Tags: Iraq | Middle East | Afghanistan | Fox News | Kissinger | Ivory Coast | Africa

Kissinger: US Can't Intervene in Every Crisis

By Hiram Reisner   |   Tuesday, 05 Apr 2011 04:45 AM

Former Secretary of State Henry Kissinger says America cannot resort to military intervention “wherever there is human suffering,” because it is beyond U.S. capacity to do so, and it is up to the African Union to take the lead in dealing with the latest crisis in the Ivory Coast, where the civilian death toll at government hands has been estimated to exceed 1,000.  Kissinger also told Fox News’ Greta Van Susteren Monday U.S. participation should be the exception — and not the rule.
“First of all, we have to remember America — American’s lives are being risked in Afghanistan and Iraq at this moment. Therefore, any attempt by the United States to use military force has to be justified in terms of a vital security interest,” Kissinger said. “It can happen that humanitarian suffering is so great that one makes an exception.
“I understand why one made an exception in Libya. But we cannot enunciate a general principle of military intervention by the United States wherever there is human suffering, because it is beyond our capacity — and other nations have to bear some of that burden,” he continued. “In the case of the Ivory Coast, if the African Union were to raise this as a huge issue — or genuine African issue — and if other countries were willing to support a military operation, I could understand the United States gives support.”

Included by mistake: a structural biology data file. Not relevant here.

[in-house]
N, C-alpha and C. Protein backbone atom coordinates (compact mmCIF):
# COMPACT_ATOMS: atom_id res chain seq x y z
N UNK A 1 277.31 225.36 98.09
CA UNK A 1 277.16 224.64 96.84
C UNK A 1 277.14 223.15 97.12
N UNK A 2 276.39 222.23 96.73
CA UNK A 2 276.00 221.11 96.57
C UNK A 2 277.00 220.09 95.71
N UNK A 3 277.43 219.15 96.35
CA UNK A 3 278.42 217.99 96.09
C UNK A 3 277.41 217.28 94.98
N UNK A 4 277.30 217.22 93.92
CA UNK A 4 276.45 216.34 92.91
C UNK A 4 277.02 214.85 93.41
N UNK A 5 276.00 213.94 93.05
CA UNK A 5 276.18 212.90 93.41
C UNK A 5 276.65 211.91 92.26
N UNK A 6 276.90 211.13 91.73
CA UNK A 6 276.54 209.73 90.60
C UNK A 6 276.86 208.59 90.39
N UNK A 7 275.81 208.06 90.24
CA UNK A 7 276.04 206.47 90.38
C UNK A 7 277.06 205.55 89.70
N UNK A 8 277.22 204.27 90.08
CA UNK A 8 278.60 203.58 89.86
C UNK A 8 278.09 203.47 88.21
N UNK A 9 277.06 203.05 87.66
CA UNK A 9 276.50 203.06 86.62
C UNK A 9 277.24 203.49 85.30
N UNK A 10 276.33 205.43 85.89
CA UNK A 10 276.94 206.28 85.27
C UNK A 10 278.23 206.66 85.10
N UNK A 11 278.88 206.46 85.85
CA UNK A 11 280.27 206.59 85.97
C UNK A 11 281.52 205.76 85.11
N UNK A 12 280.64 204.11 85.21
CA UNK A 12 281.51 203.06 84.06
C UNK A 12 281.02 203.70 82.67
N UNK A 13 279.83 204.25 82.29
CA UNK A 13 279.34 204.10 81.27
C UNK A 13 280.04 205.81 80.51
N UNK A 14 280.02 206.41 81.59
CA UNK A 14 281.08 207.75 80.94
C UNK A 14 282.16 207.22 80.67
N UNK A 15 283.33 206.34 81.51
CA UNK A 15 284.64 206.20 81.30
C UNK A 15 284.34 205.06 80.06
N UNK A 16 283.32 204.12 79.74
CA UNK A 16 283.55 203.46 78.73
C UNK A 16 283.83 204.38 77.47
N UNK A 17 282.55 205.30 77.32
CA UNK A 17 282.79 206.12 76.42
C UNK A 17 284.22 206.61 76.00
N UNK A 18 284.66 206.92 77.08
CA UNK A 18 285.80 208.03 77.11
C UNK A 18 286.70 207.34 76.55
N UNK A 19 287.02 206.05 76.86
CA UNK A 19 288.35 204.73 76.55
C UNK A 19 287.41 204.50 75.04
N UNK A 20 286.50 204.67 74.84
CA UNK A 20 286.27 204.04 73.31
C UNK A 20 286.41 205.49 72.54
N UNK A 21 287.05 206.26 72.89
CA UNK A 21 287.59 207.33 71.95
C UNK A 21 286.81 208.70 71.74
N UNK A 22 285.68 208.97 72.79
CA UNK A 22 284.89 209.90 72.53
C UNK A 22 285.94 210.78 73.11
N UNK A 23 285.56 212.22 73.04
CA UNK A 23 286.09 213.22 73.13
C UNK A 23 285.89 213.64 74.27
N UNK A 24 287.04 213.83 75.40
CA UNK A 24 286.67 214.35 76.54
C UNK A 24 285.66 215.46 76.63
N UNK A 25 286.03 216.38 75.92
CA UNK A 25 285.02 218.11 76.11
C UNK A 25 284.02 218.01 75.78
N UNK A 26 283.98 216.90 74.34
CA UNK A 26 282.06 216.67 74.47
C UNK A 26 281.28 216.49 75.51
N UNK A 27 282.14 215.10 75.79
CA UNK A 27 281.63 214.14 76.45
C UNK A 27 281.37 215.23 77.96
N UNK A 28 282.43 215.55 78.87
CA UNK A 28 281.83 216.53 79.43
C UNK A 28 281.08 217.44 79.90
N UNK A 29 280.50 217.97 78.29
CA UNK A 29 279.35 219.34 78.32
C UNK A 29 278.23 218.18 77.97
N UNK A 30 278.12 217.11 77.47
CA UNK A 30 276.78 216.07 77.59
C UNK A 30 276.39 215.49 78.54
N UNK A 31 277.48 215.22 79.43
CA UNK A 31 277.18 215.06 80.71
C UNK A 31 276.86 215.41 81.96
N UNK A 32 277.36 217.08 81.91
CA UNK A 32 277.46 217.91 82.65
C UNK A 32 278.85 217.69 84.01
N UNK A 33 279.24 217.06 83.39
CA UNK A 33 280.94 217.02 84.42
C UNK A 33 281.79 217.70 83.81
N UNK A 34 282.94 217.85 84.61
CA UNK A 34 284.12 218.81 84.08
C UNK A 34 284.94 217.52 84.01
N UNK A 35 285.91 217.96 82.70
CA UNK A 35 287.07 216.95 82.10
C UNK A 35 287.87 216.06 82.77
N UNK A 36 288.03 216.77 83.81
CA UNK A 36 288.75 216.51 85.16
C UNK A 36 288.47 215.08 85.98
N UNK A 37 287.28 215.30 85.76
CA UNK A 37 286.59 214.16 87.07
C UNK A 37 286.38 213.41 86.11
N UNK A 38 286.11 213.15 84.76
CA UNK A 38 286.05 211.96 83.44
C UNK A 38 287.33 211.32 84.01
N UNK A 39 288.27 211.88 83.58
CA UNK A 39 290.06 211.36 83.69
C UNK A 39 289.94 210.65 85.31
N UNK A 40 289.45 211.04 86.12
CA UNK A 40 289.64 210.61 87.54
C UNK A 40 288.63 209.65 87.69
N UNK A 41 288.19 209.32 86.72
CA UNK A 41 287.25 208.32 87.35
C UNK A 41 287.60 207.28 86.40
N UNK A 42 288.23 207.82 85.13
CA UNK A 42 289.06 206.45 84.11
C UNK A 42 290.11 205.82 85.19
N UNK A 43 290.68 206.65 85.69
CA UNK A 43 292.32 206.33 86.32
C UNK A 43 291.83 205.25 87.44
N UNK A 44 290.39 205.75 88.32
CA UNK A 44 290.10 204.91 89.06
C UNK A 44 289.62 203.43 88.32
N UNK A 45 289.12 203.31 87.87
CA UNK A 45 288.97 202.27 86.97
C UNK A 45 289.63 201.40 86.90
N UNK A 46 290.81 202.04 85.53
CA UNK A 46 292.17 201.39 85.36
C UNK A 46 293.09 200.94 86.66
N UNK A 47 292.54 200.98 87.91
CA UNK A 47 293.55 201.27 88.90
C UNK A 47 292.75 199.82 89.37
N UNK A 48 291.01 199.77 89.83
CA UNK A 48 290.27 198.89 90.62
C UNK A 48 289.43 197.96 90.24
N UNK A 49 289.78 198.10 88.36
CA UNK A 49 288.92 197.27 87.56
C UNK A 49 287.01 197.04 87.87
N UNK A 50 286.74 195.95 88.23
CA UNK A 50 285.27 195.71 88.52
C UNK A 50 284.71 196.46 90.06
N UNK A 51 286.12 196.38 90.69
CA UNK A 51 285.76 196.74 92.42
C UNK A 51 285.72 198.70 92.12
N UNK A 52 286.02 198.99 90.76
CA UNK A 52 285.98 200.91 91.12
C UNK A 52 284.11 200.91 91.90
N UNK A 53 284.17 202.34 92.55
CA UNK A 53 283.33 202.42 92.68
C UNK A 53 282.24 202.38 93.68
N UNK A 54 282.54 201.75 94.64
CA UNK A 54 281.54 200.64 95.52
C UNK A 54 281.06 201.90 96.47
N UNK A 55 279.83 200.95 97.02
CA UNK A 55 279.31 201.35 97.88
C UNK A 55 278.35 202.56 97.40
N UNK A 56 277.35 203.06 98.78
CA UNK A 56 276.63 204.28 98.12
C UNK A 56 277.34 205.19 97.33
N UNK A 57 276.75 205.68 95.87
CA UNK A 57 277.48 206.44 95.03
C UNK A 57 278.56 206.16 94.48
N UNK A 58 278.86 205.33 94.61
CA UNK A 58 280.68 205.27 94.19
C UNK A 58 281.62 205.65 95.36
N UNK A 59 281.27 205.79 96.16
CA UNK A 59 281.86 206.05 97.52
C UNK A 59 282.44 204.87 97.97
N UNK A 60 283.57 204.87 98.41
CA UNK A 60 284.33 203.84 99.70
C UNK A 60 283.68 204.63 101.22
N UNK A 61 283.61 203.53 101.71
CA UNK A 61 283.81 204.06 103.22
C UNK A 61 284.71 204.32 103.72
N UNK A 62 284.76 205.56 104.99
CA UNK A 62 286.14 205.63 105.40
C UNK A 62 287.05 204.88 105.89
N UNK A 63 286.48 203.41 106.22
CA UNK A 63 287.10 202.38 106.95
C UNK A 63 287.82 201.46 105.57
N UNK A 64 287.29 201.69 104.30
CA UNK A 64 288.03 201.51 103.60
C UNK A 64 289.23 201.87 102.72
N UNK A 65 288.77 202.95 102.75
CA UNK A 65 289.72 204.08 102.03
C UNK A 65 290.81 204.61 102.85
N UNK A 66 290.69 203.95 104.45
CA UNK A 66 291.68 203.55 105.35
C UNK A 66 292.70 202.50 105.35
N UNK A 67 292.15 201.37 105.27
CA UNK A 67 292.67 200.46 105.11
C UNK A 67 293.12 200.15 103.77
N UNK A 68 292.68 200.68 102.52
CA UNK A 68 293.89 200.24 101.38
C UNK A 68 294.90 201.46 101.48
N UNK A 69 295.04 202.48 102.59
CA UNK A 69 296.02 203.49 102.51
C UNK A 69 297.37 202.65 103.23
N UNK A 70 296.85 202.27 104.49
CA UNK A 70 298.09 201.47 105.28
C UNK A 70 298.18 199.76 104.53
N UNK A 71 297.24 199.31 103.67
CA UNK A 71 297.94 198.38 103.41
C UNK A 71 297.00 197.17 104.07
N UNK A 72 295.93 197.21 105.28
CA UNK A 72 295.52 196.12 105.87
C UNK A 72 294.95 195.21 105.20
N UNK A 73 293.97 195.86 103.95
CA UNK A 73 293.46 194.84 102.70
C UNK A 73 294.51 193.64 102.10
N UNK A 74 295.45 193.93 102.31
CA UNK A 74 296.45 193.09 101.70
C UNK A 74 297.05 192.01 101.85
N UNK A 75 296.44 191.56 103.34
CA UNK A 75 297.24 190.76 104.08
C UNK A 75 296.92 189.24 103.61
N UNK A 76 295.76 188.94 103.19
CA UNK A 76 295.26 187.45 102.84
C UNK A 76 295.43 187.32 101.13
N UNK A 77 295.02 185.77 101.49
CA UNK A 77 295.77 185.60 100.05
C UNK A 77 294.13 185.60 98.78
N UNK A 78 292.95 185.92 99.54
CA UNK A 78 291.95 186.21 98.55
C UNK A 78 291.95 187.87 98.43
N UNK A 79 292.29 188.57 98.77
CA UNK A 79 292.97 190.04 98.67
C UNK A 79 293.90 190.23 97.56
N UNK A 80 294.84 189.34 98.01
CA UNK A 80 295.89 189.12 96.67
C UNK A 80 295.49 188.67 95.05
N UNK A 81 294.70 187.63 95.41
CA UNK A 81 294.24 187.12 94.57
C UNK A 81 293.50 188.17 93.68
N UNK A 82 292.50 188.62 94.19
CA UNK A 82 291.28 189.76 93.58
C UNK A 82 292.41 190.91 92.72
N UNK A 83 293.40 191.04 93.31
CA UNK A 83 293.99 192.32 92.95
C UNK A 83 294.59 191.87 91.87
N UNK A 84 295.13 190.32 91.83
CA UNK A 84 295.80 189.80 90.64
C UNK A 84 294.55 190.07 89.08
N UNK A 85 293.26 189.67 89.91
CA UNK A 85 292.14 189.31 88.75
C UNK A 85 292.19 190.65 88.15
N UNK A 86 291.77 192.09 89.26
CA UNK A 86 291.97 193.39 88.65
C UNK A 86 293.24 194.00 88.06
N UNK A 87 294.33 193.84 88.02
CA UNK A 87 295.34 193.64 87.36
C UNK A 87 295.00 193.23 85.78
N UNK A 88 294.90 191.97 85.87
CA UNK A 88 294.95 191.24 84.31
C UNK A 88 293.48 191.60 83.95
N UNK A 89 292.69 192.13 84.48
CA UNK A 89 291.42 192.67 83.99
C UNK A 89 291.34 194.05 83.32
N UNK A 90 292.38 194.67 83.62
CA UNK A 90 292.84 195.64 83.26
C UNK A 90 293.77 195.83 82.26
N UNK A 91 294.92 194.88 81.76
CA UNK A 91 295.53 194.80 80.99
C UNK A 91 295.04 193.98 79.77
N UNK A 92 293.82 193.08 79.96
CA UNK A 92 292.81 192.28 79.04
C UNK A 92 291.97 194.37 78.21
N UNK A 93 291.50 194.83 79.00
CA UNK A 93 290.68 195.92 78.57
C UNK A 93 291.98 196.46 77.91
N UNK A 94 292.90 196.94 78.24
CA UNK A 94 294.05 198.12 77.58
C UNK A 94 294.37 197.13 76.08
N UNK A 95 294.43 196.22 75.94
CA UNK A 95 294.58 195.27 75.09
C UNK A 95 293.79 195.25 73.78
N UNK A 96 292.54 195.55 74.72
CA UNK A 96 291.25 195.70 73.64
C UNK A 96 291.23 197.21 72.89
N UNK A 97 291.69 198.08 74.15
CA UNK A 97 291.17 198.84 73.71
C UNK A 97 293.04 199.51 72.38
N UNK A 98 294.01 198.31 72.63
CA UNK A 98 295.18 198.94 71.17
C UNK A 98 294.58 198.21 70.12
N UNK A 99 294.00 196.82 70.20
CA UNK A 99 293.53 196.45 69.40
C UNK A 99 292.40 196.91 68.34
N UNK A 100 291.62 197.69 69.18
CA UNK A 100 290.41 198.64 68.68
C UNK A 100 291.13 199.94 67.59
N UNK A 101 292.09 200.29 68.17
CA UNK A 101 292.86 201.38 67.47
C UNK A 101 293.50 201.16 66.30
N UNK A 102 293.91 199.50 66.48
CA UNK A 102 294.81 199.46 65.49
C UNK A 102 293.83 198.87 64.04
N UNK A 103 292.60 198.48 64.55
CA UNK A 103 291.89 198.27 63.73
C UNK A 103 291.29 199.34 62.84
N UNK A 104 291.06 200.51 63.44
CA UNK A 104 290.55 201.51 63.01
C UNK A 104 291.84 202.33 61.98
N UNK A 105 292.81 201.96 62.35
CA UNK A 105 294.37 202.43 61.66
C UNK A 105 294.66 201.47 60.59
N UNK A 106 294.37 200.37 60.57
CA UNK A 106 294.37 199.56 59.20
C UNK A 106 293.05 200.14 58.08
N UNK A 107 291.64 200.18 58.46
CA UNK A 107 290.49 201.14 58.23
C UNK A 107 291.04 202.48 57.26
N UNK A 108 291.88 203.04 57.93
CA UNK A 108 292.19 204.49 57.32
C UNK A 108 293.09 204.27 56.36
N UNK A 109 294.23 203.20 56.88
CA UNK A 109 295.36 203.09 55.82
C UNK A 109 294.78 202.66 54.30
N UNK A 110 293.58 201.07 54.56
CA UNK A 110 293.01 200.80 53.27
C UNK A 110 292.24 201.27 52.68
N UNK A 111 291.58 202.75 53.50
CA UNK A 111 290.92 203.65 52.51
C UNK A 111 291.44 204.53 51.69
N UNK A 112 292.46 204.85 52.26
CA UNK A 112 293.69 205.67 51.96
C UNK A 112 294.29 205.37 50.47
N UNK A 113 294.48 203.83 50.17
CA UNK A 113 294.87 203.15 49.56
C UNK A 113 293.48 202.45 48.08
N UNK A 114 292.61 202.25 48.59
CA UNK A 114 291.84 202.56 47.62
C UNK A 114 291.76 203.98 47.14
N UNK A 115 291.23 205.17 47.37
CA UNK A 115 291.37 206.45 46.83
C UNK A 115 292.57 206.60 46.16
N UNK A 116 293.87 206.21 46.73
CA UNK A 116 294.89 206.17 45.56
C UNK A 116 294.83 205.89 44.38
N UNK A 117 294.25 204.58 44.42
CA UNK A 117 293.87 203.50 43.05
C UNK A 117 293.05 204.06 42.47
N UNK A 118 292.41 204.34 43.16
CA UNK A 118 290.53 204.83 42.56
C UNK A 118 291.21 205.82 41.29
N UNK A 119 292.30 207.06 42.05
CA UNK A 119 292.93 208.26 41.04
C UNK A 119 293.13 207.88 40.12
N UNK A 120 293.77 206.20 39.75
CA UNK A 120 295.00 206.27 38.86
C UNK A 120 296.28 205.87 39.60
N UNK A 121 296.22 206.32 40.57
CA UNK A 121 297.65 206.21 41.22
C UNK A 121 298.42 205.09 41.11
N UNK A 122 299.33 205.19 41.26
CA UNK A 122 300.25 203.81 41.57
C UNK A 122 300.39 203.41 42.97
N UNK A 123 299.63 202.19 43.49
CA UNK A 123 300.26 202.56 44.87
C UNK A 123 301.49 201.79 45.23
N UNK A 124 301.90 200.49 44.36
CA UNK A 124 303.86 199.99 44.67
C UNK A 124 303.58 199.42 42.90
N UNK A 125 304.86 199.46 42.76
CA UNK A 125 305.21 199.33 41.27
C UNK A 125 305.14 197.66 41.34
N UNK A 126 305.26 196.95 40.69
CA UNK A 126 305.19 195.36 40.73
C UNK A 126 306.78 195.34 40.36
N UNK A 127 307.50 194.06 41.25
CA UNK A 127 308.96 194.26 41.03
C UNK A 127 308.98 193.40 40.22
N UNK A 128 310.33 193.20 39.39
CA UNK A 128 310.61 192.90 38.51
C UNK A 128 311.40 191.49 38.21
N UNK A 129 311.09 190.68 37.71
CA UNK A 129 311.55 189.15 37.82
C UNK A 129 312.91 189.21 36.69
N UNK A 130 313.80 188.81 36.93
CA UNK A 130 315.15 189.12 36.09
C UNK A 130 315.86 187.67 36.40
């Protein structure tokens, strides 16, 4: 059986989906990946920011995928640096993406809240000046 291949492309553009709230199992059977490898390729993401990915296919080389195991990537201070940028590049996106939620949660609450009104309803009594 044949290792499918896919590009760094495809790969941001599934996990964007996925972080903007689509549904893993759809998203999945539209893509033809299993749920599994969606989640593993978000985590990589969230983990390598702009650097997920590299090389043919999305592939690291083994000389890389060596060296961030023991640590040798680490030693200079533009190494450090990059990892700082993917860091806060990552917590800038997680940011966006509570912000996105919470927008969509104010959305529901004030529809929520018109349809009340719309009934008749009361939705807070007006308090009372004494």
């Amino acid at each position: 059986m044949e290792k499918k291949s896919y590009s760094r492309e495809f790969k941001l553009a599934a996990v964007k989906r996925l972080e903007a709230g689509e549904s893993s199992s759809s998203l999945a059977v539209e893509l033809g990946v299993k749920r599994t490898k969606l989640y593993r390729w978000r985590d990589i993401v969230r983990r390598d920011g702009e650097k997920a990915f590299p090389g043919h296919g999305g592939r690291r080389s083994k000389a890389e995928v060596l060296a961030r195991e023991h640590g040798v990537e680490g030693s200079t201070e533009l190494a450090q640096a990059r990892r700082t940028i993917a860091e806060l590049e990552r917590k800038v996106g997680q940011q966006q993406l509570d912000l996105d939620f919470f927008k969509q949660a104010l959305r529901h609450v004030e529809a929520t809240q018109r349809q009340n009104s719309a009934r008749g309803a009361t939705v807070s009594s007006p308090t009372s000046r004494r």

Kissinger said America “cannot be in a position where the United States military, already overstretched, has to enter every civil conflict in the world.”
“When we do it, it has to be an exception, and it has to be tied to very specific national security objectives, which you can explain to the families that lose people — because in any significant intervention, American lives will be at stake,” he said. “We have interest that the evolution in the region take a direction towards democracy and not towards ethnic conflicts. You could argue that if the world stands by and sees a massacre in Benghazi that this would have an extremely unsettling effect on the whole region.
“So I can understand the case for protecting human lives,” Kissinger added. “But one also has to understand the consequences, because we are now in fact — in part — engaged in a civil war, and therefore, we will be judged by the outcome and not by our proclamation.”

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